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Mr ron!!! Honestly I dont have much to say on the actual vocals. This really just sounded like you being you. You stayed light and heady the whole song, never dipped into a chestier voice. Which I think for you sounds really good because it is how "you" like to sing. I can always appreciate it when someone knows who they are vocally, that alot of times wont happen in a singers life time. This was a good song choice for you and I liked your vocals in it. So well done!

What I do have to say is how to get more out of what you are recording for your singing style. Well first I will say I think you should drop the guitar tracking a bit in volume. Then if you have a real tube pre, or an vst tube pre, run it through that, warm it up a bit. Then hit all the guitar tracks with a decent amount of reverb to take the edge off of them, as well as backing them into the mix a smidge.

Then with your vocals, I would run them through a bit of compression. Off the top of my head from what i heard try starting here. Threshold -35db..ratio 5.1...attack as low as possible...release about 350ms...i would give the make up about a 4db boost. Though I would have to see how all these changes affected it so take that one with a grain of salt. This should level out your vocals, and also let you stay in your lighter tone configuration and cut nicely. Then add the reverb to set you back into the mix.

I would then start to work the eq a bit, i have my idea for those but it is really so dependent on individual mixes I dont like to say much. Though I almost always do some work around the 600-1200 range for clarity but not always. As well as drop the low and high ends of the spectrum, no reason mudding the mix for crap you cant even or dont even want to hear.

I like your style and timber, and I think with some relatively easy tweaks to the way you are recording, you can really be heard like you should.

Also, if you want to meet up one day I am up in that area here and there. You are also welcome down here as well. I have already met with one member here, and actually worked on some stuff, and it was an extremely positive experience. I would be happy to help you with anything i can as well as record some stuff:)

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Thanks, MIR. I already did the things you suggested and I guess your saying that even though the guitar is already going through the GS-6, which I think I mentioned once or twice before, that needs to run through another effect, rather than adjusting that effect? I had not thought of that but it is worth a try, though I do not have amp simulator program. The GS-6 is what I would normally use to drive my Fender 85 as if it were a cab.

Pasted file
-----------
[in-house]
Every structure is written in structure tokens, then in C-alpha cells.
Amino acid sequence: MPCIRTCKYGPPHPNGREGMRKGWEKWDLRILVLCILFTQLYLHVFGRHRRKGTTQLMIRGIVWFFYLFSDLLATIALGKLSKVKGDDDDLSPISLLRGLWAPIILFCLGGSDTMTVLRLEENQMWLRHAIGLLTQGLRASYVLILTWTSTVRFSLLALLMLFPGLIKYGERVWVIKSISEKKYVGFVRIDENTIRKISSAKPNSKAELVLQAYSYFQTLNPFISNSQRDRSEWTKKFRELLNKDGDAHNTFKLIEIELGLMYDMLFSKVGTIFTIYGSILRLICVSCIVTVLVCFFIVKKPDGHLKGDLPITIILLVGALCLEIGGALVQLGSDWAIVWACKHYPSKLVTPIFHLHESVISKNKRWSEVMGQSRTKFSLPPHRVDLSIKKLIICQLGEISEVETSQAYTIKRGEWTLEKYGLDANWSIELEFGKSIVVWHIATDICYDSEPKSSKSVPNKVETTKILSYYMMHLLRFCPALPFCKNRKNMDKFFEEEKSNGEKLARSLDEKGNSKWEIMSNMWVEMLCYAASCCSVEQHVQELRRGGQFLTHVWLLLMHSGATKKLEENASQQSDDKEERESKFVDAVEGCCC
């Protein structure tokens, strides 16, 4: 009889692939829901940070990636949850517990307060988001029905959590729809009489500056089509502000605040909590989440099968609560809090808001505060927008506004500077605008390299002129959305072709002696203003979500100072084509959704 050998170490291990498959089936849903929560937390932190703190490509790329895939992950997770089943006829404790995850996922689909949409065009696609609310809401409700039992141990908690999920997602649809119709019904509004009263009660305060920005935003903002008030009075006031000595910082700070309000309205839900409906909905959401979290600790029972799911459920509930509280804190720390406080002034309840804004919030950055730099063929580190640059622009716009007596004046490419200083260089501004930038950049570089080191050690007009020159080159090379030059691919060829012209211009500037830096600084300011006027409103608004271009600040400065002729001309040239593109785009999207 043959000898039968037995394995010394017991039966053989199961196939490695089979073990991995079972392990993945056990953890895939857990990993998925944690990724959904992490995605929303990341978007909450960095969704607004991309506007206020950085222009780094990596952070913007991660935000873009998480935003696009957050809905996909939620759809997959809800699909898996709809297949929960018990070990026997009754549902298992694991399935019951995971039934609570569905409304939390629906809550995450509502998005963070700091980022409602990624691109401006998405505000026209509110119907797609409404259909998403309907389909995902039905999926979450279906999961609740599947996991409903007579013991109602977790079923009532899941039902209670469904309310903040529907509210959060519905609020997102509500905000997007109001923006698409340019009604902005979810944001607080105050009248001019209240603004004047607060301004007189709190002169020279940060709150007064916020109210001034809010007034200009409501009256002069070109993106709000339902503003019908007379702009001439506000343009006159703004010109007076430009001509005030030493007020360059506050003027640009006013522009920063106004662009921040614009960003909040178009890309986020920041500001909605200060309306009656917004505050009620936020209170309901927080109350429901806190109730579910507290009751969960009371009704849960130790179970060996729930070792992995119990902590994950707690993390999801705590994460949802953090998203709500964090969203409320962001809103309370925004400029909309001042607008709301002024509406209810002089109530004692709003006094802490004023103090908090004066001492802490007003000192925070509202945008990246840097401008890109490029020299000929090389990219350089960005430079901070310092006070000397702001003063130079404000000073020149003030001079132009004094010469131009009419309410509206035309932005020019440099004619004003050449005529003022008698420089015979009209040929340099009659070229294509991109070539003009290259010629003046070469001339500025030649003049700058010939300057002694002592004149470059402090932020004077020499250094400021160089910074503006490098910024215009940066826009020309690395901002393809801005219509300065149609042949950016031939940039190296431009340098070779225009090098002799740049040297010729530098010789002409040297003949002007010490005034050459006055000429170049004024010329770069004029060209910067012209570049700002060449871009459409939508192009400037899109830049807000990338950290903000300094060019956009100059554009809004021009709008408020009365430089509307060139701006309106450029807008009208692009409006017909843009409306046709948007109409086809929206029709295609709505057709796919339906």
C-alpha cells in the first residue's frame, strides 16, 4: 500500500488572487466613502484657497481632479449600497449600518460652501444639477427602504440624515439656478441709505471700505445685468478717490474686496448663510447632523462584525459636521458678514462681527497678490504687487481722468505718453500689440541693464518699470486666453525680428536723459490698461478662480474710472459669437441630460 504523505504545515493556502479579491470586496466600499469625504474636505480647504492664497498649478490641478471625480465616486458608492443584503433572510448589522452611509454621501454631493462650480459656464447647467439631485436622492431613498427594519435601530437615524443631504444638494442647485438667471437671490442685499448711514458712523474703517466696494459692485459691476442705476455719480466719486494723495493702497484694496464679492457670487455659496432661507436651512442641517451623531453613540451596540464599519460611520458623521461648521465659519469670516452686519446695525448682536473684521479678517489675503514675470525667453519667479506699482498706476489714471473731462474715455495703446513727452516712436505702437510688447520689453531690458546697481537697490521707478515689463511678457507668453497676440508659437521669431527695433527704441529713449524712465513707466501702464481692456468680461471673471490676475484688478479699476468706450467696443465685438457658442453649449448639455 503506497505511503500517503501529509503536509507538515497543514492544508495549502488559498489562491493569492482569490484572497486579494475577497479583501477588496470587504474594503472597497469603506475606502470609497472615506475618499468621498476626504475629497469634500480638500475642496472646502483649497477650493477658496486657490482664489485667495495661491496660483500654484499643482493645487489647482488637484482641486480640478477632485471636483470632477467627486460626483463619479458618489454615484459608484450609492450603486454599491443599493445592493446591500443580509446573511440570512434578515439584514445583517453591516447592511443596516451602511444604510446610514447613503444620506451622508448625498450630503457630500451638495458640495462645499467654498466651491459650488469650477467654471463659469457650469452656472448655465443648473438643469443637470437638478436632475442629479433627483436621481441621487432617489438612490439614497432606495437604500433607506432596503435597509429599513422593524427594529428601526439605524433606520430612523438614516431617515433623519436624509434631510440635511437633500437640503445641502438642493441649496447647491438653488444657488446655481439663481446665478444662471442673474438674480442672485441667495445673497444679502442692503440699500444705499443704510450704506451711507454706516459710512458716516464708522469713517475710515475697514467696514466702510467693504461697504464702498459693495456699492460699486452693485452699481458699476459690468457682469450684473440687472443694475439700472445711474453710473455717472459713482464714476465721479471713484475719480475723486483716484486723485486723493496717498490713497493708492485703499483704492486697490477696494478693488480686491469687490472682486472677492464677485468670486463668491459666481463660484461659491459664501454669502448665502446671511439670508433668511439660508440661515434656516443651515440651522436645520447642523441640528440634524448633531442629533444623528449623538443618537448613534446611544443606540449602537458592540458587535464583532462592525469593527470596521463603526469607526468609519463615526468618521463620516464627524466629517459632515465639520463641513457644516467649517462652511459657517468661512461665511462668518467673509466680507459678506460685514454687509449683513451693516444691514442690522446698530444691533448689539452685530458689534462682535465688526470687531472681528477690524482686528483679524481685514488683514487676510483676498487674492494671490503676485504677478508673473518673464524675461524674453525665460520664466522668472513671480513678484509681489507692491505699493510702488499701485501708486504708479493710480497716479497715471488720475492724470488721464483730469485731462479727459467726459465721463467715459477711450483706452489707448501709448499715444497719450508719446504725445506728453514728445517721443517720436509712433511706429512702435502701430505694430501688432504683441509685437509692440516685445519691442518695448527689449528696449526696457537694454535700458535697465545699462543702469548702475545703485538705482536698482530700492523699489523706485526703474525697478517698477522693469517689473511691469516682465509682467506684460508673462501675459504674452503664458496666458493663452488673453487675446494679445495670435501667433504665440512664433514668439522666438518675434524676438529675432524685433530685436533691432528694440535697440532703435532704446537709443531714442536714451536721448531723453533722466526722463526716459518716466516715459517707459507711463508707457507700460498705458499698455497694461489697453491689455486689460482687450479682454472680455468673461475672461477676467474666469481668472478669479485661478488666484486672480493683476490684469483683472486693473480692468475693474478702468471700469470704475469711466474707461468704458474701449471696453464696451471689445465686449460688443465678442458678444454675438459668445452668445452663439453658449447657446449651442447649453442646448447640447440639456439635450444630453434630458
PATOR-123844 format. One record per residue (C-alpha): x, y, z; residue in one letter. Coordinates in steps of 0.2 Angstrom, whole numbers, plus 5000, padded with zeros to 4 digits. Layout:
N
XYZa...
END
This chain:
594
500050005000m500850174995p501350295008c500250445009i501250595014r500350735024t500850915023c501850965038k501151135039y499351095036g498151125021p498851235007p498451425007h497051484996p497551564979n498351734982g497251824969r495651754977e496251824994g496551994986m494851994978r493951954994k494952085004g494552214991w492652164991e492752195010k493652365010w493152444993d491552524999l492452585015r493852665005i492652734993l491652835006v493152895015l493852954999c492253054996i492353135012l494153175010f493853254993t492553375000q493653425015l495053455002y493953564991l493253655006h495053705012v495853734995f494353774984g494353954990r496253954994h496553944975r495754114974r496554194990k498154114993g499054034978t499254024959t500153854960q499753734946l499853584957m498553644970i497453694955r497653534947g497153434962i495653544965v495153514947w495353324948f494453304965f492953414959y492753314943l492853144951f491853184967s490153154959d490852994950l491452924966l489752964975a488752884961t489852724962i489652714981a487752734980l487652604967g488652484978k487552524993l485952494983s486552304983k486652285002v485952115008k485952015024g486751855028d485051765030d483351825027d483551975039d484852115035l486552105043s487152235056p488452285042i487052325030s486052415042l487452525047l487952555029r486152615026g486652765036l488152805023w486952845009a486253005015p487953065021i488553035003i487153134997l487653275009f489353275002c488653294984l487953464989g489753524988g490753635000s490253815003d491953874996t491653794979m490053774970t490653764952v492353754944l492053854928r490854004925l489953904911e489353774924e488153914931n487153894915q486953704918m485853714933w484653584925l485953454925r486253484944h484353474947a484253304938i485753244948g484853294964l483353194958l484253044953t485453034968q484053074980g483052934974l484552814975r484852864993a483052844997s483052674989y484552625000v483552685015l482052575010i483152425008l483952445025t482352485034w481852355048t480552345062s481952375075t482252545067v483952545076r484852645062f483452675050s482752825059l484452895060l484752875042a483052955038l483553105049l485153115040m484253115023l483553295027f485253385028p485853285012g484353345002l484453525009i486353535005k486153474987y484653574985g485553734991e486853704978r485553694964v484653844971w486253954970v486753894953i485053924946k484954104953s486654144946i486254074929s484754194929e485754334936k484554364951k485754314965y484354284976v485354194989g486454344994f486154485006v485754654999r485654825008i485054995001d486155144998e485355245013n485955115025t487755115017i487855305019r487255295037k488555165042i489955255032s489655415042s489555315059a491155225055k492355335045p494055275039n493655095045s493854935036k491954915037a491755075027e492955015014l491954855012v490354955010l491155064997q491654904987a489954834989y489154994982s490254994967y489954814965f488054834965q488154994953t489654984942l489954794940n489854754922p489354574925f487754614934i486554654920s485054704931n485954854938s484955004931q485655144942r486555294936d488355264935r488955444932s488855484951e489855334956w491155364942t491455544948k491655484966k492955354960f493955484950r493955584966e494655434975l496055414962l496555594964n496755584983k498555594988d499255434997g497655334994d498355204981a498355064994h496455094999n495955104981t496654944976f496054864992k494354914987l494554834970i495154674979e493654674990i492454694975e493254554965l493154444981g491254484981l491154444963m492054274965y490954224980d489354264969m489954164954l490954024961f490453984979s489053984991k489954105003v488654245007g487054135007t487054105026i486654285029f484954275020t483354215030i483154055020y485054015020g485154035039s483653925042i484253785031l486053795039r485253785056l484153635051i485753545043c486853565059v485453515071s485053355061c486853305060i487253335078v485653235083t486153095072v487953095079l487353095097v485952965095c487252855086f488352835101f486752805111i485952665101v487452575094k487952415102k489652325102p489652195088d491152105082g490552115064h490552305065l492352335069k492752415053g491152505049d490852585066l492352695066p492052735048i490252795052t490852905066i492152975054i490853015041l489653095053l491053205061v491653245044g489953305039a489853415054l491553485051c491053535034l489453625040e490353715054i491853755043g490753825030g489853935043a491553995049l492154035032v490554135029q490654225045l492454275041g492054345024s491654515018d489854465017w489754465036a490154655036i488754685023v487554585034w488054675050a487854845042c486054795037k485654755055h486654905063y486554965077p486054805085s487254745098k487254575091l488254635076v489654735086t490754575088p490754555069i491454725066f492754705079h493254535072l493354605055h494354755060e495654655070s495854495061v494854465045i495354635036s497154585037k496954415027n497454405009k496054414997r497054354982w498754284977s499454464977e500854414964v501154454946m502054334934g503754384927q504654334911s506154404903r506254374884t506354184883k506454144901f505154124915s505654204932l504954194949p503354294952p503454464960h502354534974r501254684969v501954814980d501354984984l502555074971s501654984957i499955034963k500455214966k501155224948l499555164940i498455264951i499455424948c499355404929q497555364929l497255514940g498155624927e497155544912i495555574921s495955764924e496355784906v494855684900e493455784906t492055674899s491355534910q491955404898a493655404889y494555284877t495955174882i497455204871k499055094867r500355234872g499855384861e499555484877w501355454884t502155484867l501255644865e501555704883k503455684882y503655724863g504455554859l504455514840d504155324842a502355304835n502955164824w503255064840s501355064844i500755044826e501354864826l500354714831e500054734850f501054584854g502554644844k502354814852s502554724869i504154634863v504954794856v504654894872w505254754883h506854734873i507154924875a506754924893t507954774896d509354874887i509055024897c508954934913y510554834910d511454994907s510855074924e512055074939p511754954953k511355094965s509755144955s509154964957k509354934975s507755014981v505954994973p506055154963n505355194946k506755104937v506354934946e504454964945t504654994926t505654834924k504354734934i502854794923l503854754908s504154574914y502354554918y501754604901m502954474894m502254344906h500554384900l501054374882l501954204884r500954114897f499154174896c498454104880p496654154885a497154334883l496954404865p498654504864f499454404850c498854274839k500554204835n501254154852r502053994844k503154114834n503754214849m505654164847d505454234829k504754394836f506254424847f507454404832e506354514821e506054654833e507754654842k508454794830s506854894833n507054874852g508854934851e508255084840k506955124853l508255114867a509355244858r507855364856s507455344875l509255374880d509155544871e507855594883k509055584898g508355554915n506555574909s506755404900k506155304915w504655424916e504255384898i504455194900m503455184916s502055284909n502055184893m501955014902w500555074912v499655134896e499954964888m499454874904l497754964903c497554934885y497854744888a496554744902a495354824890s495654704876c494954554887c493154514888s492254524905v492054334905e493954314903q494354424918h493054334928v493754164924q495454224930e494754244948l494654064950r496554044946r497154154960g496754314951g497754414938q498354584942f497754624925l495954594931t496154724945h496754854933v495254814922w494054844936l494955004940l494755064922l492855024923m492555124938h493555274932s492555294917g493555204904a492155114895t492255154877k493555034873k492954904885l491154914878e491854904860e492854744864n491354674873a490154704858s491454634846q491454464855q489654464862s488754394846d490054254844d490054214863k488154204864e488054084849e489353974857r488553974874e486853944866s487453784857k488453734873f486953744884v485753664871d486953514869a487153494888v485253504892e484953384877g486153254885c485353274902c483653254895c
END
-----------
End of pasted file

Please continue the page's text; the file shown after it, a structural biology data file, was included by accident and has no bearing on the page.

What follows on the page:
To answer the other question, I don't know if I have a "choice" in being heady or not. The perception by others that I sound heady and since men are supposed to have low voices, I must be choosing to sound that way. I am not saying that is not accurate but I also am not aware of a conscious decision to eschew chesty sounds but those definitions are still not fleshed out enough. It seems that everyone could mean something different. What do you mean about my head sound? Again, I am not saying you are wrong, just looking for better definitions, whether I can actually make the macho chesty sounds or continue to be the boy named Sue.

 

But yeah, we could meet sometime and that would be cool.

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Ha ha, boy named sue was sung by a low baritone lol.

Anyways, i actually listened through my mixing head phones this time to hear the track again. The mix sounded much better through them than some crap computer speakers. I think it is more the type clipping distortion that you are using that is not friendly to my ears. I have always liked tighter warmer guitar distortion. Even if you used this distortion effect and warmed it up a bit it would be better. But that is just to my ears everyone is different.

As I said the mix was better than I originally thought, listening through better speakers. I would still maybe look at compressing the vocals a tad more then running them through a limiter, with a hair of post boost.

To be clear I was not insulting your vocals at all, I like the tone and timber. If i lighten my voice like that, i get a nice clear tone, but not much excitement in the overtone or timber department. So I think it is cool and unique how you can sing.

So clarifying heady tone. Perhaps I shall use a different phrase. I will go with, just barely touching with just enough mass being moved. Its very efficient, even when you had that low note in the song, it was a well connected note, yet still "light". When i hear you sing, except for maybe past the b4 world, i envision two hands with very thin gloves on. You still hear the clap, but it is a warm clap, without spac! I imagine you have some pretty nice stamina singing.

Hopefully that helps a little bit

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Cool answer mir and actually very helpful. I know what I can work on. And yes, when I was mixing, I was using my headphones, which have a better response than most desktop speakers. So, that is another reason for me to collect all the perceptions of others because of whatever equipment they may be listening through. My headphones are jacked into my M-audio interface, which is a surprisingly good interface for not a lot of money.